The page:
“Holding young people solely responsible for underage drinking is like holding fish responsible for dying in a polluted stream.” That’s a quote from (faceproject.org), and shared with the group that came together to discuss the issue of underage drinking.
“According to a 2008 Missouri Student Survey, the average age of first use for drinks poured specifically for the child is 12.39 years old. That’s sixth grade,” said Theresa Rice, prevention specialist and Project Director of Ray County Coalition.
The survey also revealed 15 percent of middle school students and 34 percent of high school students reported 30 day use of alcohol in Ray County, up from 11 percent reported in 2006.
When asked how easy it is for a minor to get alcohol, 30 percent of middle schoolers and 58 percent of high schoolers stated it was easy or very easy to get alcohol.
“All too often, I hear ‘they’re going to drink anyway.’ If we continue to lower the bar of our expectations, we can fully expect youth to meet those low standards,” said Rice. “It’s time to raise the bar for our youth, and hold adults accountable for their role in contributing to underage drinking.”
Rice went on to say, “It’s time to clean up our streams, and send a unified message that underage drinking is Not O.K. Often we’re asked how do we change the attitude of our young people? I’m convinced that until we change the attitude of the adults, we will have NO impact on our youth. Our goal is to work together to send a clear message that it’s NOT o.k. to provide alcohol to minors.”
After the introduction, the group was separated into various segments – such as clergy (two present), elected officials (one present), business leaders (two present), media (two present), parents/grandparents (eight present), youth (six present), youth serving organizations, law enforcement (three present), educators/coaches (one present), heathcare/mental health services/family services (two present), and civic leaders.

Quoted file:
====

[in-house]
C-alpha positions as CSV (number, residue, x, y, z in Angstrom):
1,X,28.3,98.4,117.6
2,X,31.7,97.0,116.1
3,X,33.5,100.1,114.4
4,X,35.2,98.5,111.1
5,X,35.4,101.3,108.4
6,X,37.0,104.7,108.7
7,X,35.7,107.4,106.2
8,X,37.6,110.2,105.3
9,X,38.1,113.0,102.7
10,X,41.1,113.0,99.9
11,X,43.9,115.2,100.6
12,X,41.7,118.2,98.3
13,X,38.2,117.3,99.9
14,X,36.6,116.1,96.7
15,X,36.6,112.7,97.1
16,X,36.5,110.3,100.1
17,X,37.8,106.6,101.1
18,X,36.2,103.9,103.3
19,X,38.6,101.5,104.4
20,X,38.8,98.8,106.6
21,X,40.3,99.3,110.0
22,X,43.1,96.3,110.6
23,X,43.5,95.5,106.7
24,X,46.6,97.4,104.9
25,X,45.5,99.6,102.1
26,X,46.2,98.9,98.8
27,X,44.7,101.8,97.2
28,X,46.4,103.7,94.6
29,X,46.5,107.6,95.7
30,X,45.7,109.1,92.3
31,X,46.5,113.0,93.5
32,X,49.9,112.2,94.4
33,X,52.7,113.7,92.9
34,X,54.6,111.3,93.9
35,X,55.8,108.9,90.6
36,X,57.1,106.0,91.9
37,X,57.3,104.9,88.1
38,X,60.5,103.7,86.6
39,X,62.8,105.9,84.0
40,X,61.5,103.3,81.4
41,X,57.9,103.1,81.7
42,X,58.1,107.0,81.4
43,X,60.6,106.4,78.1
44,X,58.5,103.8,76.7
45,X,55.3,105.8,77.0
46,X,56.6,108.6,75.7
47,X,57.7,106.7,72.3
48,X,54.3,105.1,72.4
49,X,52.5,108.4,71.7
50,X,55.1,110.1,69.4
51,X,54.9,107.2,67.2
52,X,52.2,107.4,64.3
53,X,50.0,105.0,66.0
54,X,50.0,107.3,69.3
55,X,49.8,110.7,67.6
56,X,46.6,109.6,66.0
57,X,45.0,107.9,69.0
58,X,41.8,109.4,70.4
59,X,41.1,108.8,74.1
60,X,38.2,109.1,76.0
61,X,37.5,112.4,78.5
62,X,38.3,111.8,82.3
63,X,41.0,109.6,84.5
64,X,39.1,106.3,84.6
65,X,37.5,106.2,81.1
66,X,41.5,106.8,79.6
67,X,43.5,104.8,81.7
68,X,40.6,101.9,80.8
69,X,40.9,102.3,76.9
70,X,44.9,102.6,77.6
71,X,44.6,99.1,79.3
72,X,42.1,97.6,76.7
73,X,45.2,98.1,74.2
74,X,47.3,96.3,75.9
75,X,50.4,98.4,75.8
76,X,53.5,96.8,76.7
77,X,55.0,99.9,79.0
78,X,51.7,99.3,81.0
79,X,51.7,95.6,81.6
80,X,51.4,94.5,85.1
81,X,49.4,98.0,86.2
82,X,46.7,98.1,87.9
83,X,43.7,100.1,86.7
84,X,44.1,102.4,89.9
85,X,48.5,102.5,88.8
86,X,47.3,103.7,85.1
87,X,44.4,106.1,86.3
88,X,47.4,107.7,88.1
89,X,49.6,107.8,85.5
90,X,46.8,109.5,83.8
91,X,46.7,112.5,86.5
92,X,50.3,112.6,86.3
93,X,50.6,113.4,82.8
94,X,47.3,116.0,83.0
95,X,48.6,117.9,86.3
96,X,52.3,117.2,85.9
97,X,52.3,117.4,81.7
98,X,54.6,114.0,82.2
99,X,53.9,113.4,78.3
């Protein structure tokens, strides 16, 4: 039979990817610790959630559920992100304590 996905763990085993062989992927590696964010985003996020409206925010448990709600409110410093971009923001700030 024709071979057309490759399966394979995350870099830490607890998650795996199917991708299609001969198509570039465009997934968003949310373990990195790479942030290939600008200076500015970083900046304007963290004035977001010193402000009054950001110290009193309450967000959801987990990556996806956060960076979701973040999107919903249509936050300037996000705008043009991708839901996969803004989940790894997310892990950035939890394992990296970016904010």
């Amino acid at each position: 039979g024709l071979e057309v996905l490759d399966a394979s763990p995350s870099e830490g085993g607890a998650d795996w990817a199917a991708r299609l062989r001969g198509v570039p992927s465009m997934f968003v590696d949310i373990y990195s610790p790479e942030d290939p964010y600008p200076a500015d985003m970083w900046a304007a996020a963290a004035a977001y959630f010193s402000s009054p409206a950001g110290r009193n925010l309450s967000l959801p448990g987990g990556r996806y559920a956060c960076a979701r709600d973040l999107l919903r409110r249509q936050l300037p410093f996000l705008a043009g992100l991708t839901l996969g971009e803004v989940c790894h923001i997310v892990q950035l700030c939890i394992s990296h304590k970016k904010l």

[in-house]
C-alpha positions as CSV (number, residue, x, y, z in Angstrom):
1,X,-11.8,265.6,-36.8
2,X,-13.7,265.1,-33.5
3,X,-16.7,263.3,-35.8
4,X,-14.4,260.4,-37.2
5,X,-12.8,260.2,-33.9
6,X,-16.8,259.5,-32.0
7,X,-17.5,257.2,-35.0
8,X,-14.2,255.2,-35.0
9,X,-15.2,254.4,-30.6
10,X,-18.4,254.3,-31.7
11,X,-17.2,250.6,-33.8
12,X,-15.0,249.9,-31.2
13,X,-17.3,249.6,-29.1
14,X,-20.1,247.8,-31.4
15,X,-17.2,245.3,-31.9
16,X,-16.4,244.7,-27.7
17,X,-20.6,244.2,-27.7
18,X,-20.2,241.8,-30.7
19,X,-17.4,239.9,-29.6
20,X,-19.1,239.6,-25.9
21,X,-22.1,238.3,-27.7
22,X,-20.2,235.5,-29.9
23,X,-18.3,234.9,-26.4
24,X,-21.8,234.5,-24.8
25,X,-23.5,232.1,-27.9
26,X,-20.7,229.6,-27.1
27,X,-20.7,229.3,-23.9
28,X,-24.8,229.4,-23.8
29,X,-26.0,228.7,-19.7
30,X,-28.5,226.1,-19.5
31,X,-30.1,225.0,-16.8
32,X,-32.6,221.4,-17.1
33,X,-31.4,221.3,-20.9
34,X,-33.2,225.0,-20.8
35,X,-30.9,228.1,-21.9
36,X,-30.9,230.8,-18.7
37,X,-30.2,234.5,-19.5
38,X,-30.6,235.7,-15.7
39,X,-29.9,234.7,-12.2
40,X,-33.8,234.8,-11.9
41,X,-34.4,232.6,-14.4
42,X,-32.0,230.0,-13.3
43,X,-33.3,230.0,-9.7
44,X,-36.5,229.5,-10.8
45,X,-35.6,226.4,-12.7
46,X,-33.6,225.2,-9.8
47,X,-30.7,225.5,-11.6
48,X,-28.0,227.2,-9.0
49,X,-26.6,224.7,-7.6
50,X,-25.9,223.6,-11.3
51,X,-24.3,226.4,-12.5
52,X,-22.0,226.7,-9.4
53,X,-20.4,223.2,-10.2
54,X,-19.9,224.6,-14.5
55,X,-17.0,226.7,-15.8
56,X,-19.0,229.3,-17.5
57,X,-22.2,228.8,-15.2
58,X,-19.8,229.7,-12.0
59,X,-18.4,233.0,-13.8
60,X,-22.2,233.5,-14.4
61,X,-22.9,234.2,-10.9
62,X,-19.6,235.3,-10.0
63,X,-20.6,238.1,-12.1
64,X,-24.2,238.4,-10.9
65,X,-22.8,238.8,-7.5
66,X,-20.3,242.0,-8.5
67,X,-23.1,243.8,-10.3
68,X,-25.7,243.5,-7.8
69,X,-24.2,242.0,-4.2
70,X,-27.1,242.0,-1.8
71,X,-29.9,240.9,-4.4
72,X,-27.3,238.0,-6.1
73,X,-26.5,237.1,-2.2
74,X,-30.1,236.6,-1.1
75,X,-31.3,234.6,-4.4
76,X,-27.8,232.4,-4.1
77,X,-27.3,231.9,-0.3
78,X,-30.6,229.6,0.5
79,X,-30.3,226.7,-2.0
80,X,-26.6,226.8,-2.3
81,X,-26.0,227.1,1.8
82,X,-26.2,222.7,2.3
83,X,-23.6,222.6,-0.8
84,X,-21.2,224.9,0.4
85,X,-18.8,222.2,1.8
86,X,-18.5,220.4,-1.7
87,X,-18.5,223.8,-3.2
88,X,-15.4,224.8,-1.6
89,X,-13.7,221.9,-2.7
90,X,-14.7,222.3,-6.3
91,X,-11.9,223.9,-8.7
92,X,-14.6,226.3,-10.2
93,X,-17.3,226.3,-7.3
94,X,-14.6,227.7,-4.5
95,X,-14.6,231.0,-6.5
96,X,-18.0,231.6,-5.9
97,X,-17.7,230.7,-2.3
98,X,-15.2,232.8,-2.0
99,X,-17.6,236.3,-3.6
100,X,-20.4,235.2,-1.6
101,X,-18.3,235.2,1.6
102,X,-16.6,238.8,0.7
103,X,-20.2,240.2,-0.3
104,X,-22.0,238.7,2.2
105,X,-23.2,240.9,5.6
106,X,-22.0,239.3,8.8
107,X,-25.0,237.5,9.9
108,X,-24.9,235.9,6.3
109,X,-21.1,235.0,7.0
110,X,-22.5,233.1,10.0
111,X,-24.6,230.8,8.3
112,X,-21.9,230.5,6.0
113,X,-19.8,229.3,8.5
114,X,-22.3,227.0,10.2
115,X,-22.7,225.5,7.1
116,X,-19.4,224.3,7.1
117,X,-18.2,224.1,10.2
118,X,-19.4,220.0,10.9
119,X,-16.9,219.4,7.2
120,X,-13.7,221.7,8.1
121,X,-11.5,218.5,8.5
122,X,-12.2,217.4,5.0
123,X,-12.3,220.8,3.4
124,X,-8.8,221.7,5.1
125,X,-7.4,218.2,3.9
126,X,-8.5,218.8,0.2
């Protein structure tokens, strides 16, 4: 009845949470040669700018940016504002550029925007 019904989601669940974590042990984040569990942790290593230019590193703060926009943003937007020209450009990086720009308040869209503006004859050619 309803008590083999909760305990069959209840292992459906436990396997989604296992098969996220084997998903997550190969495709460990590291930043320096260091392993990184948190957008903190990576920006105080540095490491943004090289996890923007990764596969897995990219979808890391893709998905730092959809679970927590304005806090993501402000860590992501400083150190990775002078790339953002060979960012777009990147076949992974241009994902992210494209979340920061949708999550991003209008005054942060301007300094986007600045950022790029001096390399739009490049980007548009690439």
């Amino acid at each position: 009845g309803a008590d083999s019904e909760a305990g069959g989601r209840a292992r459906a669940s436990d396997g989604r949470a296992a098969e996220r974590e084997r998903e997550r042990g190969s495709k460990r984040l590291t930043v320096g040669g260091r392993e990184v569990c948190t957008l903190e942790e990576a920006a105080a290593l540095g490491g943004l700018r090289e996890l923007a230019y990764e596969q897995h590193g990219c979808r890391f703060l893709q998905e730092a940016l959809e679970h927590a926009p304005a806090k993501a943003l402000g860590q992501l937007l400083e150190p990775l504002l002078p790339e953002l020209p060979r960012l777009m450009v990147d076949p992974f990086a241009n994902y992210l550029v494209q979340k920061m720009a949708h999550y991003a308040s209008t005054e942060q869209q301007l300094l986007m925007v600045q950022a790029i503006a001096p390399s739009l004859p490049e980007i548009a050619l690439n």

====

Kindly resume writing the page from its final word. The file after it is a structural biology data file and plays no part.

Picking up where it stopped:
Each group was to discuss what they’re doing now to discourage underage drinking, what their current resources are, what they need to expand or enhance what they’re doing, and additional changes that target the middle school students to curtail/discourage underage drinking.
After approximately 45 minutes of collaboration, each group presented their findings to the entire group. The list will be combined and a copy handed out at the next Ray County Coalition meeting at noon, Thursday, April 9, at Richmond Bowl.
“For each year that we can delay the onset of first use after age 15, the risk for alcohol dependency decreases by 14 percent. By age 21, we reduce that risk by between 70 and 80 percent,” said Rice.